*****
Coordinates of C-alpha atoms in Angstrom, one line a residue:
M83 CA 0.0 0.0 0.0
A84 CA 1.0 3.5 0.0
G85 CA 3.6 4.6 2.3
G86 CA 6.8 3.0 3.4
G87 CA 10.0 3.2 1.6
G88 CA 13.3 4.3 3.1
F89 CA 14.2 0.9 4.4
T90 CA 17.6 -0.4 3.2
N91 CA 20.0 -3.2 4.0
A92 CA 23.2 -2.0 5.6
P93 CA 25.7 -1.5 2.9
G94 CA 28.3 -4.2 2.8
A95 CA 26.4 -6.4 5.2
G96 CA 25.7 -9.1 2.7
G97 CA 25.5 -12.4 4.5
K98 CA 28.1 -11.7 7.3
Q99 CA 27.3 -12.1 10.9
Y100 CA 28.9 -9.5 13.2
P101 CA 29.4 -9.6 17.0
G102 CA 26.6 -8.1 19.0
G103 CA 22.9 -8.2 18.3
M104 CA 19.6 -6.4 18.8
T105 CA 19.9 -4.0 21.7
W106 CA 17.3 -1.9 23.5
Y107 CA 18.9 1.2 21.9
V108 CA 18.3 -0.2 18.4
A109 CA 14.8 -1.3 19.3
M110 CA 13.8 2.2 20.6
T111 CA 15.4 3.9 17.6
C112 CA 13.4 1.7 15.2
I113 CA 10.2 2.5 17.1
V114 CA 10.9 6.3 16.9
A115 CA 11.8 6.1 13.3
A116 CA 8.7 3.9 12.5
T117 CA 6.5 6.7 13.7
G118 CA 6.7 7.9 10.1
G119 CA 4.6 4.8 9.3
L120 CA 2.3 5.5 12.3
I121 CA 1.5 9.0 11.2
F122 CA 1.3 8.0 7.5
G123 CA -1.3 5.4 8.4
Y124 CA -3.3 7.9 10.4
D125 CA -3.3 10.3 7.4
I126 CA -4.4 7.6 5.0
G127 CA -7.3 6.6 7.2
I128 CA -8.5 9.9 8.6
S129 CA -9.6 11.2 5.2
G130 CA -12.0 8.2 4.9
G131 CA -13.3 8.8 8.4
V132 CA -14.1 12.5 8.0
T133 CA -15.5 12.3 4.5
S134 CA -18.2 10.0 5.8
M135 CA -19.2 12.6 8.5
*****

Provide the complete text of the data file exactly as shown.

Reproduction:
Coordinates of C-alpha atoms in Angstrom, one line a residue:
M83 CA 0.0 0.0 0.0
A84 CA 1.0 3.5 0.0
G85 CA 3.6 4.6 2.3
G86 CA 6.8 3.0 3.4
G87 CA 10.0 3.2 1.6
G88 CA 13.3 4.3 3.1
F89 CA 14.2 0.9 4.4
T90 CA 17.6 -0.4 3.2
N91 CA 20.0 -3.2 4.0
A92 CA 23.2 -2.0 5.6
P93 CA 25.7 -1.5 2.9
G94 CA 28.3 -4.2 2.8
A95 CA 26.4 -6.4 5.2
G96 CA 25.7 -9.1 2.7
G97 CA 25.5 -12.4 4.5
K98 CA 28.1 -11.7 7.3
Q99 CA 27.3 -12.1 10.9
Y100 CA 28.9 -9.5 13.2
P101 CA 29.4 -9.6 17.0
G102 CA 26.6 -8.1 19.0
G103 CA 22.9 -8.2 18.3
M104 CA 19.6 -6.4 18.8
T105 CA 19.9 -4.0 21.7
W106 CA 17.3 -1.9 23.5
Y107 CA 18.9 1.2 21.9
V108 CA 18.3 -0.2 18.4
A109 CA 14.8 -1.3 19.3
M110 CA 13.8 2.2 20.6
T111 CA 15.4 3.9 17.6
C112 CA 13.4 1.7 15.2
I113 CA 10.2 2.5 17.1
V114 CA 10.9 6.3 16.9
A115 CA 11.8 6.1 13.3
A116 CA 8.7 3.9 12.5
T117 CA 6.5 6.7 13.7
G118 CA 6.7 7.9 10.1
G119 CA 4.6 4.8 9.3
L120 CA 2.3 5.5 12.3
I121 CA 1.5 9.0 11.2
F122 CA 1.3 8.0 7.5
G123 CA -1.3 5.4 8.4
Y124 CA -3.3 7.9 10.4
D125 CA -3.3 10.3 7.4
I126 CA -4.4 7.6 5.0
G127 CA -7.3 6.6 7.2
I128 CA -8.5 9.9 8.6
S129 CA -9.6 11.2 5.2
G130 CA -12.0 8.2 4.9
G131 CA -13.3 8.8 8.4
V132 CA -14.1 12.5 8.0
T133 CA -15.5 12.3 4.5
S134 CA -18.2 10.0 5.8
M135 CA -19.2 12.6 8.5